Here we go for week number five (I'm losing count) of downtime due to the COVID-19 global pandemic, as we stay in private and out of public places as much as possible. Since this column is based mainly on talking about live music performances, we've had to adjust to other subjects, including live streaming shows. I encourage all local musicians presenting online to send your info to firstname.lastname@example.org or use the IT website to submit just like it's a live music gig at a regular venue.
Folks in the Americana music world, or anyone interested in good songwriting and heartfelt songs, mourned the passing of John Prine last week. An Illinois native, born and raised in Maywood, near Chicago, the much-beloved performing songwriter succumbed on April 7 in Nashville at the age of 73 to complications of COVID-19. He is heralded by many in the know as a great American composer of three-minute (often less, sometimes more) songs that were plainly constructed, complex miracles in exposing and explaining, observing and describing the human condition. This deceptively simple form of artistic endeavor, generally using only three chords and a melody anybody could hum, sing or otherwise follow along, produced indelible songs, including Angel from Montgomery, Paradise, Sam Stone and many others. Written articles and music tributes abound online from those that knew him, or were simply influenced by his life, times and music.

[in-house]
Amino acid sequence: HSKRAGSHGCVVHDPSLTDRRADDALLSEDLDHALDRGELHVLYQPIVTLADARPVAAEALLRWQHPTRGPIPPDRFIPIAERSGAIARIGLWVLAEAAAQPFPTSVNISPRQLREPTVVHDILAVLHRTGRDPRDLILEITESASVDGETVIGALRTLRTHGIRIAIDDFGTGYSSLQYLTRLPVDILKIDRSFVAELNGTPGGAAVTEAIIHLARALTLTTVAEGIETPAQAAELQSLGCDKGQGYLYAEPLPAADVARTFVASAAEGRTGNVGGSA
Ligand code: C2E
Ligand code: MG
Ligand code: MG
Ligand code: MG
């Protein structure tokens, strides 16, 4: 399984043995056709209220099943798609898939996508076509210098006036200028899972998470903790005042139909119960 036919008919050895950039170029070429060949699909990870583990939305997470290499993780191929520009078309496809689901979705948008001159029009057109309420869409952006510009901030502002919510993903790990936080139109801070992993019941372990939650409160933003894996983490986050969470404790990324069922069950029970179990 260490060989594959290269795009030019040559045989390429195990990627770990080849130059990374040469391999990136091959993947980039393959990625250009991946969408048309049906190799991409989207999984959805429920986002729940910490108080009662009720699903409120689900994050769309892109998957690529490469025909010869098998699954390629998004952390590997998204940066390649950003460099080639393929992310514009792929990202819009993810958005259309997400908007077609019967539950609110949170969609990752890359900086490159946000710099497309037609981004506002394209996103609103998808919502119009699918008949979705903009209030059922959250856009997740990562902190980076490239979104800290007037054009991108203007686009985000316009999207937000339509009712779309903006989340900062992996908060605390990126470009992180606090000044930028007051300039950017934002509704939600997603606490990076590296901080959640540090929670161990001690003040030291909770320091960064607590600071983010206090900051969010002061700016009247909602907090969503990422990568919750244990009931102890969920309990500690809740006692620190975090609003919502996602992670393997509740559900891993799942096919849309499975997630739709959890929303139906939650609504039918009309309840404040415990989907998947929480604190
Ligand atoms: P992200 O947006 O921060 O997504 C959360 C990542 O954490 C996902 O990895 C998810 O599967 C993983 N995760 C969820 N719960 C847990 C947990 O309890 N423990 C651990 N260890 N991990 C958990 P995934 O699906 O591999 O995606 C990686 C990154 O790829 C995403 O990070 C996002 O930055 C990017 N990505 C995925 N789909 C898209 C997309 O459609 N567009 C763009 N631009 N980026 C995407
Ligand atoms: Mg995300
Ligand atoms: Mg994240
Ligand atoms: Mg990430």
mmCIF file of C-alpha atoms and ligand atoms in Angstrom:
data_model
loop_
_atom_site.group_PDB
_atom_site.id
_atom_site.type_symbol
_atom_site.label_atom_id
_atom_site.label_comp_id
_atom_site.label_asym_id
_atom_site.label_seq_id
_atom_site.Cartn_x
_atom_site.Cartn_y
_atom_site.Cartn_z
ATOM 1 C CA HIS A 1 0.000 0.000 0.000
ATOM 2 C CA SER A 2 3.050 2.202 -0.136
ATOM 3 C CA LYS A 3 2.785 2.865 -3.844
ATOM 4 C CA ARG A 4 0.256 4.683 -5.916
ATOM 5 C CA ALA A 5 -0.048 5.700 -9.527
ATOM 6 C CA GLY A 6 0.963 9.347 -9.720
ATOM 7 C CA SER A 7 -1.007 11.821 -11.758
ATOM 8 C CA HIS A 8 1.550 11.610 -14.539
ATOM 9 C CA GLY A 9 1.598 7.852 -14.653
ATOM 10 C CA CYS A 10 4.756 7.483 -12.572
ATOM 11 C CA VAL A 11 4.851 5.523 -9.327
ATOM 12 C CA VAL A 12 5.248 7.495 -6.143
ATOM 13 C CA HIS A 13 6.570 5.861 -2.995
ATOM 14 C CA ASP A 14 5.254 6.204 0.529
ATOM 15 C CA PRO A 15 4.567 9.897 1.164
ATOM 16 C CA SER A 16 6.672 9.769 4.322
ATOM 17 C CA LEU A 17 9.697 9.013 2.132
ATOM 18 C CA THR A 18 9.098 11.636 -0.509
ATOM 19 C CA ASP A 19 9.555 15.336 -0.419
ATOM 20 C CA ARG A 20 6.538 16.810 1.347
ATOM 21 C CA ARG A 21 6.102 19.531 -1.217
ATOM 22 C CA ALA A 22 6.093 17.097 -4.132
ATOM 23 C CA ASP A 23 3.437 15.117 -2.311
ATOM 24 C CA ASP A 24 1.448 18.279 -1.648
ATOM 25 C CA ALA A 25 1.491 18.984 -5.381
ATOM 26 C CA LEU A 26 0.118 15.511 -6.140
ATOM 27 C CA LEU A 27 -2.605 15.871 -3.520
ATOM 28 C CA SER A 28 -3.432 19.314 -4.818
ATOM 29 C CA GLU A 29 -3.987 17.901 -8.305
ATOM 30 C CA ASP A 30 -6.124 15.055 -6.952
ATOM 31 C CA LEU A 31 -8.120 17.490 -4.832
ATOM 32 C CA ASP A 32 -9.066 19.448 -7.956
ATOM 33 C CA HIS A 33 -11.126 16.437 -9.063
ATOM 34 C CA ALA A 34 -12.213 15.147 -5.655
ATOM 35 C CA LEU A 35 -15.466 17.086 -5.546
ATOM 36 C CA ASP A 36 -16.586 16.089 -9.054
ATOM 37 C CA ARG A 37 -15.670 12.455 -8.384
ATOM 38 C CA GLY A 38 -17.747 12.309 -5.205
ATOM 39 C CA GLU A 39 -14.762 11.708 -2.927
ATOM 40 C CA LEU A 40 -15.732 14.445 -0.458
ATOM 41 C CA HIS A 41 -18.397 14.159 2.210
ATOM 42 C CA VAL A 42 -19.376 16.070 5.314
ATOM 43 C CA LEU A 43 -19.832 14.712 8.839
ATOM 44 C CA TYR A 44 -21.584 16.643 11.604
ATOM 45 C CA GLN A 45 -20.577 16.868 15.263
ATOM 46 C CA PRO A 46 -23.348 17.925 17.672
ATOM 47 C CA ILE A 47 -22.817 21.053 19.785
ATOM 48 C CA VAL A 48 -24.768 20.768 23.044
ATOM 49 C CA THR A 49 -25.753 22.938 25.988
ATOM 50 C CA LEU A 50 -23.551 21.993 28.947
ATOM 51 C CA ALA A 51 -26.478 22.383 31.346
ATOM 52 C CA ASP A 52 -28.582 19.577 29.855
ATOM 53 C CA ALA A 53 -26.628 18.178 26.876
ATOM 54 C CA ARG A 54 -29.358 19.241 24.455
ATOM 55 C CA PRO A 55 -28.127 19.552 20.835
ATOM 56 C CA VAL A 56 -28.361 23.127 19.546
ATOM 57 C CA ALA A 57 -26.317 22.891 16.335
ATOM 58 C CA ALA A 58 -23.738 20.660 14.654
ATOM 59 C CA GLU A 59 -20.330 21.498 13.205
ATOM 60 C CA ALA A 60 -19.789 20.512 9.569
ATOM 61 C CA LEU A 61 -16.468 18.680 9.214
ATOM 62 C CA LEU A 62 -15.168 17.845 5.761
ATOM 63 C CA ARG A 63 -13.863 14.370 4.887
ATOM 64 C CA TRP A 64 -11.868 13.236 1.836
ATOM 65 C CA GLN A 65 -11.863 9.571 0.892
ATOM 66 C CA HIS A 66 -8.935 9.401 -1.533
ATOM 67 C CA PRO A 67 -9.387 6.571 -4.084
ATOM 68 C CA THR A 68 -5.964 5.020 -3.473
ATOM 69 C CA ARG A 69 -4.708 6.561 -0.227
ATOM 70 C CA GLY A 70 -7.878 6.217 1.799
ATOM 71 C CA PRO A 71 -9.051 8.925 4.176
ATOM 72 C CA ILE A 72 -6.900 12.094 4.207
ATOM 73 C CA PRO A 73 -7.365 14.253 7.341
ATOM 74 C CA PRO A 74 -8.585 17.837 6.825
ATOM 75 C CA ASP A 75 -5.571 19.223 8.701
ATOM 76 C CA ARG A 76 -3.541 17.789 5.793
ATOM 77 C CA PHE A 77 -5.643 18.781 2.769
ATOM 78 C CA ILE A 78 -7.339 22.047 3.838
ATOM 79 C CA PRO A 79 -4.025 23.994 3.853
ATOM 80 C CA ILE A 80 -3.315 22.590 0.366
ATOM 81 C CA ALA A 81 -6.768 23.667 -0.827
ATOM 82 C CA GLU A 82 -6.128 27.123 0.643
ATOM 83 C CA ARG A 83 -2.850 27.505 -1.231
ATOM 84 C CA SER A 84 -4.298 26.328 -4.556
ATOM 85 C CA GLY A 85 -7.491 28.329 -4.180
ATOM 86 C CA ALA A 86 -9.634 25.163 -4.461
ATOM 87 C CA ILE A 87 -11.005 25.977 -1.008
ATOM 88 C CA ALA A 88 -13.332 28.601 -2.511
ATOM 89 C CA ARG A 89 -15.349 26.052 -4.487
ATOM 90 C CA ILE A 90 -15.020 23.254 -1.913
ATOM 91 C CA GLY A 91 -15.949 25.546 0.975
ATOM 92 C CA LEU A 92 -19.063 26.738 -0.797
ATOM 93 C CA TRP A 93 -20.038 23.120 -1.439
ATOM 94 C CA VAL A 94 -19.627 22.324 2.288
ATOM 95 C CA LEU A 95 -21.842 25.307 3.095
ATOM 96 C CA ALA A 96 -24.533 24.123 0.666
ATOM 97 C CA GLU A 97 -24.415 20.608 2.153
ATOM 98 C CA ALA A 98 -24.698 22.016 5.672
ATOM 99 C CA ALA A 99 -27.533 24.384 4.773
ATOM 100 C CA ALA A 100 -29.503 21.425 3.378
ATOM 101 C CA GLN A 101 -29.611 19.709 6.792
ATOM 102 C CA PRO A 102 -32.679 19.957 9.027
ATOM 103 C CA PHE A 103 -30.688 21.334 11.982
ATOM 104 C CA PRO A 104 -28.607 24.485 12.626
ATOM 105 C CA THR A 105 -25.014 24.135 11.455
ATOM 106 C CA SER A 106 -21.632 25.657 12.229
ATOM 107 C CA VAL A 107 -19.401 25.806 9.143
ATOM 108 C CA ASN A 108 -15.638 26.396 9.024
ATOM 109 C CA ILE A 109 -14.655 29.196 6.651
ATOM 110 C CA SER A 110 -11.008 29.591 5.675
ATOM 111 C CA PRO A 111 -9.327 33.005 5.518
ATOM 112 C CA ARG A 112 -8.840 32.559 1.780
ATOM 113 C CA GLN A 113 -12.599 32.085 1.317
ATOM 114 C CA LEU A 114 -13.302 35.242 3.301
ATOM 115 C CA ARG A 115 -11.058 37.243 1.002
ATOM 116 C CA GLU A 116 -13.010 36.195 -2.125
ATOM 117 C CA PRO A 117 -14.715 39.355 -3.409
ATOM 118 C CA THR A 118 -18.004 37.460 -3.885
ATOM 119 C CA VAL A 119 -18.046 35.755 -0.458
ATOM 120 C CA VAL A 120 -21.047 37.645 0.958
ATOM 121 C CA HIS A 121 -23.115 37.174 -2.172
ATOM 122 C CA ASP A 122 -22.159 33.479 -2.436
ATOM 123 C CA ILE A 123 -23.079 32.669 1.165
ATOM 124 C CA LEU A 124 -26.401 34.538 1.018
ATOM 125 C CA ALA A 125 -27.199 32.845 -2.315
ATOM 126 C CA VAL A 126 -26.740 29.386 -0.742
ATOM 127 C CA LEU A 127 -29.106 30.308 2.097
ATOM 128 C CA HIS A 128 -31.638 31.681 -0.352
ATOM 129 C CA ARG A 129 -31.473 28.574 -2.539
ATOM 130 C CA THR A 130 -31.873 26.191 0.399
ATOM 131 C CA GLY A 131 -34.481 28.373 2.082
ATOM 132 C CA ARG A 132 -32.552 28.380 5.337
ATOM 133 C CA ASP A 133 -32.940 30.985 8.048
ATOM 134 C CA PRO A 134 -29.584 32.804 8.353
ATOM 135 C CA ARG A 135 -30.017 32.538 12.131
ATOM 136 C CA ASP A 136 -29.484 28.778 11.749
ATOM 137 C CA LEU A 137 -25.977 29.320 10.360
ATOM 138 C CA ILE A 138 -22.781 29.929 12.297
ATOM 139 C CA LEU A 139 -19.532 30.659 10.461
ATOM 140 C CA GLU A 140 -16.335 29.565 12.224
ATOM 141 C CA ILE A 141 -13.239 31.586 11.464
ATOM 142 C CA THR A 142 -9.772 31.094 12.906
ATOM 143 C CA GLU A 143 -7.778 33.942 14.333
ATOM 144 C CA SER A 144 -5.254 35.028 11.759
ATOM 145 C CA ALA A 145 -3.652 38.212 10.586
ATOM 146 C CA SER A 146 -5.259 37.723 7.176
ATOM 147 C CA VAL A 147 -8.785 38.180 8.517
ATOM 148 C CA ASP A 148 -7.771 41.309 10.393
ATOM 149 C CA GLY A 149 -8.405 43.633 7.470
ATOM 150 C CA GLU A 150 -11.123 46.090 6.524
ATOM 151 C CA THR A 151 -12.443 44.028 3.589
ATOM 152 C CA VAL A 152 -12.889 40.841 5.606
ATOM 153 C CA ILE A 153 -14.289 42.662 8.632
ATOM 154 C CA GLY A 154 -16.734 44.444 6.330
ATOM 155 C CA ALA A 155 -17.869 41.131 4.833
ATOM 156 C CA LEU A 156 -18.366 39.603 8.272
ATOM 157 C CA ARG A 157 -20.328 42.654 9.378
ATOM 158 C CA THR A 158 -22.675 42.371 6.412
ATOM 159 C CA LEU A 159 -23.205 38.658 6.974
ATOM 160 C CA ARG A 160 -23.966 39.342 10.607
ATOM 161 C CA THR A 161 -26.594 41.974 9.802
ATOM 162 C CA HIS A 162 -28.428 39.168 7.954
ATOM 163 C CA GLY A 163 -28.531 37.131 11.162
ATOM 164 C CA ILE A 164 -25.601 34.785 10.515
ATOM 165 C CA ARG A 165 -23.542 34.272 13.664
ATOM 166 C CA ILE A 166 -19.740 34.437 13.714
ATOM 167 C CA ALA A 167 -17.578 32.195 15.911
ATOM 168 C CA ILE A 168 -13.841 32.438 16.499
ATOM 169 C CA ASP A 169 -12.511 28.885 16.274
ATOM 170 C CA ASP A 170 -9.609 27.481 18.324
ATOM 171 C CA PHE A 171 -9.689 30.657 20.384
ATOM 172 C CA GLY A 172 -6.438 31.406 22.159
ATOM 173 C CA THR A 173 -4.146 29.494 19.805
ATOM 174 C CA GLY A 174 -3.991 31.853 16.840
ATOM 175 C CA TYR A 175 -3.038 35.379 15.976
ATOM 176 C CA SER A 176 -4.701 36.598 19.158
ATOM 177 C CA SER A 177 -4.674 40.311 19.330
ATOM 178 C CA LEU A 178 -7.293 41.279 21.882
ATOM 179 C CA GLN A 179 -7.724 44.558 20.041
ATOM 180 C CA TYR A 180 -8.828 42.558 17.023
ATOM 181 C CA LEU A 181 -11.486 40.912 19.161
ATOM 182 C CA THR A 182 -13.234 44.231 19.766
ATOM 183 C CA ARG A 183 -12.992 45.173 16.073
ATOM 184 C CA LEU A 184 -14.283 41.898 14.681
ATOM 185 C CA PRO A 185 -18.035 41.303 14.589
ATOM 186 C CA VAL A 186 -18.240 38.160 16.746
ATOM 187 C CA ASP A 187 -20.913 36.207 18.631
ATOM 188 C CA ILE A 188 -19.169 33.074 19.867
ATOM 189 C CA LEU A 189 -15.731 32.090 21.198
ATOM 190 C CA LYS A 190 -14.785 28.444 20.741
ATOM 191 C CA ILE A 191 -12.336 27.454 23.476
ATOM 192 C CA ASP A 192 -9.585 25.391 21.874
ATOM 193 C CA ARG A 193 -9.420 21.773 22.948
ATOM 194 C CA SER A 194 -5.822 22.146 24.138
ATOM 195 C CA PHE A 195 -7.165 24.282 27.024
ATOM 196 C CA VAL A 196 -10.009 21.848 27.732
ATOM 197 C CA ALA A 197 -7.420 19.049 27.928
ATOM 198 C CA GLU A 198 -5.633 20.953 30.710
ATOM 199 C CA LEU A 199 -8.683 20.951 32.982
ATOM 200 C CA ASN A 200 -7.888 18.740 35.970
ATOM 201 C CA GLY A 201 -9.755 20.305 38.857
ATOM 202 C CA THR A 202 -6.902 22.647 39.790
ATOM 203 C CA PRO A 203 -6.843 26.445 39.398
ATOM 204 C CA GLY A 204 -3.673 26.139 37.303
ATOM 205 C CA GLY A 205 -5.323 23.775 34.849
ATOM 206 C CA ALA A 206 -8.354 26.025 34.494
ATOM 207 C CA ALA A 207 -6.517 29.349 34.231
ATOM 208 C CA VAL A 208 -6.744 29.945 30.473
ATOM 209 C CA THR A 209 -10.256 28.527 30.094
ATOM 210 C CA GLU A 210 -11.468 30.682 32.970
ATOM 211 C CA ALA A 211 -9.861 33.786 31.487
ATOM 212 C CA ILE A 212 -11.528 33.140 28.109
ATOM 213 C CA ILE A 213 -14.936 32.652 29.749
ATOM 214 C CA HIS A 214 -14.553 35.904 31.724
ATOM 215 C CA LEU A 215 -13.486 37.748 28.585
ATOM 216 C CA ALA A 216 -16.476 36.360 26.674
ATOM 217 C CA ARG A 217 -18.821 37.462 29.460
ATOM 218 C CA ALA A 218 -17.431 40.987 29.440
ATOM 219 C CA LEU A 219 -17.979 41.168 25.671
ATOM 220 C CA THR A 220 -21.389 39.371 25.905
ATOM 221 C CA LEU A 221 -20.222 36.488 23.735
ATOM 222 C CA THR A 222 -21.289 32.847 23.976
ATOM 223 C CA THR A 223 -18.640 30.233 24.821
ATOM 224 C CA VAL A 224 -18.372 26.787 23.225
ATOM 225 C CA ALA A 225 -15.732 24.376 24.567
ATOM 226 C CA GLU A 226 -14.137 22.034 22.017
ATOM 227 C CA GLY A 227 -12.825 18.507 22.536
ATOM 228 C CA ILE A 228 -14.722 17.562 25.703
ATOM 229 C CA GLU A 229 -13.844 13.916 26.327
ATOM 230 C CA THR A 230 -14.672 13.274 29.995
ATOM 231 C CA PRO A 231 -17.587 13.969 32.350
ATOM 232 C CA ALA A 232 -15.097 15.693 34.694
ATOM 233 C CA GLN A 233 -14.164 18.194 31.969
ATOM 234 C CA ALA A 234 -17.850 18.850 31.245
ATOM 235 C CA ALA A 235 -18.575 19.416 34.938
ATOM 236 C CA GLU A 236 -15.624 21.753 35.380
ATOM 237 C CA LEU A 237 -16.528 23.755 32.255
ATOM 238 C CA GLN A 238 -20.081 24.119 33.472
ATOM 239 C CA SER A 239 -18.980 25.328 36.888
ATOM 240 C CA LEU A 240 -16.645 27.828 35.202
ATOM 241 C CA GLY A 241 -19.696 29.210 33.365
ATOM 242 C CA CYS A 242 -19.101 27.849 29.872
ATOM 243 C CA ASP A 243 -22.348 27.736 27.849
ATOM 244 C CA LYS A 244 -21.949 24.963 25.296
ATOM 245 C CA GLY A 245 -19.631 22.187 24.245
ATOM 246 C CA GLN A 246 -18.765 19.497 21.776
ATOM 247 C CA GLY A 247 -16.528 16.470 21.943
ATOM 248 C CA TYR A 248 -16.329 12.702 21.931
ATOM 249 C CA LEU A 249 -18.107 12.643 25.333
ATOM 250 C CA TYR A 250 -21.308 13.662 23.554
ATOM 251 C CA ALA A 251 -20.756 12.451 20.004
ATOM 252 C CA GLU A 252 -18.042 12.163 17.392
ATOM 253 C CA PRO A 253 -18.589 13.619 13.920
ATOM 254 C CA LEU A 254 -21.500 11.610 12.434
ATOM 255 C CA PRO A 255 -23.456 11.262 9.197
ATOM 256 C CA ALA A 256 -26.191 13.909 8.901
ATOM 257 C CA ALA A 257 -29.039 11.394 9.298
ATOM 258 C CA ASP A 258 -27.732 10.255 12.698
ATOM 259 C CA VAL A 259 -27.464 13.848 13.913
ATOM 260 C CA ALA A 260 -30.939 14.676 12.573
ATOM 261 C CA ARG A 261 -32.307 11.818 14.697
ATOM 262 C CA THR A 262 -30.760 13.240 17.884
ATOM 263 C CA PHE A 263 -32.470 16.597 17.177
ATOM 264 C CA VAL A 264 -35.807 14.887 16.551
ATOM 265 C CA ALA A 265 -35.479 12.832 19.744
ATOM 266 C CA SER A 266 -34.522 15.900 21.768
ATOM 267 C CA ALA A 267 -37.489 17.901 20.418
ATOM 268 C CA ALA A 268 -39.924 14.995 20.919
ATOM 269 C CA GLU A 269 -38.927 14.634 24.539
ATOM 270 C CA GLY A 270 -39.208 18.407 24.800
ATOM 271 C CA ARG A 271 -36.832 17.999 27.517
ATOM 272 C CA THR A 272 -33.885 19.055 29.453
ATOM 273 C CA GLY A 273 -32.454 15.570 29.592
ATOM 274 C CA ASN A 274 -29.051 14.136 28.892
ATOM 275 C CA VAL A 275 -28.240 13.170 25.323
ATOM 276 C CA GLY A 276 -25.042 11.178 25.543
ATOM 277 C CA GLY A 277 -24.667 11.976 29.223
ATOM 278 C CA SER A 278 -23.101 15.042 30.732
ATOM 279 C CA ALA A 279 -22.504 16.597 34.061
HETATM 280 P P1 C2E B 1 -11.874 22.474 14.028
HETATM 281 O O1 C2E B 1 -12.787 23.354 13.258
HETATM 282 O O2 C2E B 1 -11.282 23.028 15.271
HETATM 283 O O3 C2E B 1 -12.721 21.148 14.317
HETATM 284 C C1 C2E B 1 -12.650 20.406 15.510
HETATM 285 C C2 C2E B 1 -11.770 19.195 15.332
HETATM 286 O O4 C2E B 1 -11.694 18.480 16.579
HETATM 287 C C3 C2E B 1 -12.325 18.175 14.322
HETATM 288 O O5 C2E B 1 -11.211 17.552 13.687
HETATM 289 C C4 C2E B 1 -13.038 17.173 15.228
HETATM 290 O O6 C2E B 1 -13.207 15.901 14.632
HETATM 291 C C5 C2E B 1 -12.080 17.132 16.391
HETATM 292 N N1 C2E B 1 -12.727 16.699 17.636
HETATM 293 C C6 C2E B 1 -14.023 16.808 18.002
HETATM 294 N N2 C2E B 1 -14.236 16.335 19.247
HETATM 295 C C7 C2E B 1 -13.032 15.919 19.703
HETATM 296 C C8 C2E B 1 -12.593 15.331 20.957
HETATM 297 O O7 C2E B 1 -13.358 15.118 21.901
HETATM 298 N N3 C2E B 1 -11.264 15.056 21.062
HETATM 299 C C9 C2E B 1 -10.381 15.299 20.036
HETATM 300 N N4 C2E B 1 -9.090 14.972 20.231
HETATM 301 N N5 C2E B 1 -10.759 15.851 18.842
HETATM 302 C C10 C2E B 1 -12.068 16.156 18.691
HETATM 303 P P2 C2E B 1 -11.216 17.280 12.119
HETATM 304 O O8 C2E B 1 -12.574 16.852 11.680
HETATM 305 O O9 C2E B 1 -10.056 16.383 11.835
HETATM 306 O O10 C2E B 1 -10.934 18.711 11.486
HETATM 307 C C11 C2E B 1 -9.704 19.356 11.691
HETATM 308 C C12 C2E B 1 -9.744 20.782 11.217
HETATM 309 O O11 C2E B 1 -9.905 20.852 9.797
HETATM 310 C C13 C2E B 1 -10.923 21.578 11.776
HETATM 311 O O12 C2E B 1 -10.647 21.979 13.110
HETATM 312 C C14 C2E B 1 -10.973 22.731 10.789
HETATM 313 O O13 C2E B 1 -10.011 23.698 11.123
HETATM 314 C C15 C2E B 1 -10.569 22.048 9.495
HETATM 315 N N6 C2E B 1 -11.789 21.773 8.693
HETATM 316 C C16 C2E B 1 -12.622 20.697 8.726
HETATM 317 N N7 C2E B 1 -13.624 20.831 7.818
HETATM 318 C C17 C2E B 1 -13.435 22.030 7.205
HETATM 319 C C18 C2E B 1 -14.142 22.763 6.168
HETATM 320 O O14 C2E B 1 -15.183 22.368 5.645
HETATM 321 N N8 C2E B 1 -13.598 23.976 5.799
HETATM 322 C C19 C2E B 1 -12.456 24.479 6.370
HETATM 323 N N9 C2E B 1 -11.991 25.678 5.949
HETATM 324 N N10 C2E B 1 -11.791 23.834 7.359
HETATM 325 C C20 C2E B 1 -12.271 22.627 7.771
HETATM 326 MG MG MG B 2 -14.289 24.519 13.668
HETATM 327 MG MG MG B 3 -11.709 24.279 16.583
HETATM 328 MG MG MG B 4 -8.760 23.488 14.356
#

Personally, I never met the man, but at the 2018 Americana Awards show held in Nashville's Ryman Auditorium, while John was waiting to receive the Artist of the Year award, I had a close encounter of the unusual kind. I really wasn't supposed to be backstage, but Kevin Hays of Old Crow Medicine Show got me inside, and when he left, I hovered in the background trying to be invisible. I guess it worked because John came over and stood right in front of me, so close I could smell the songs coming off of him while he waited to be announced and receive his award. He never even knew I was there. When Iris Dement choked up while presenting the honor, John patted her hand to comfort her, and then they sang In Spite of Ourselves. I never budged until it was over. And that was that. RIP John Prine.
I can report the local online streaming action is heating up, at least if not in our calendar music listings (come on you), definitely in real time on the internet. Bill and Lori McKenzie did a Sunday night show last week and committed to another this coming Sunday evening. Cowboy Randy, the pioneer of local live streaming, continues nearly nightly performances from his music studio. Singer-songwriter performer Avery Kern pushes on with her Friday night Lockdown Live show as Theresa O'Hare and I have proceeded with the George Ranks Friday Frolic from our living room. Marina V, the Russian native who started out her American music adventure in Jacksonville and now lives in the Los Angeles area, produces three shows from her home every week. Tom Beverly and Geoff Ryan are live streaming this Friday for the first time, while Ventrell Yates, as Trellblazzer, a regular online performer since the quarantine, presents his music this Saturday night. Random local musicians are popping up on Facebook all the time doing shows for hours or just singing a few songs, and there's even a karaoke site happening. In the midst of this awful pandemic, it's a breath of fresh air through music, if you just tune it in for a time.
We shall return, always looking forward to when live music will actually be live again.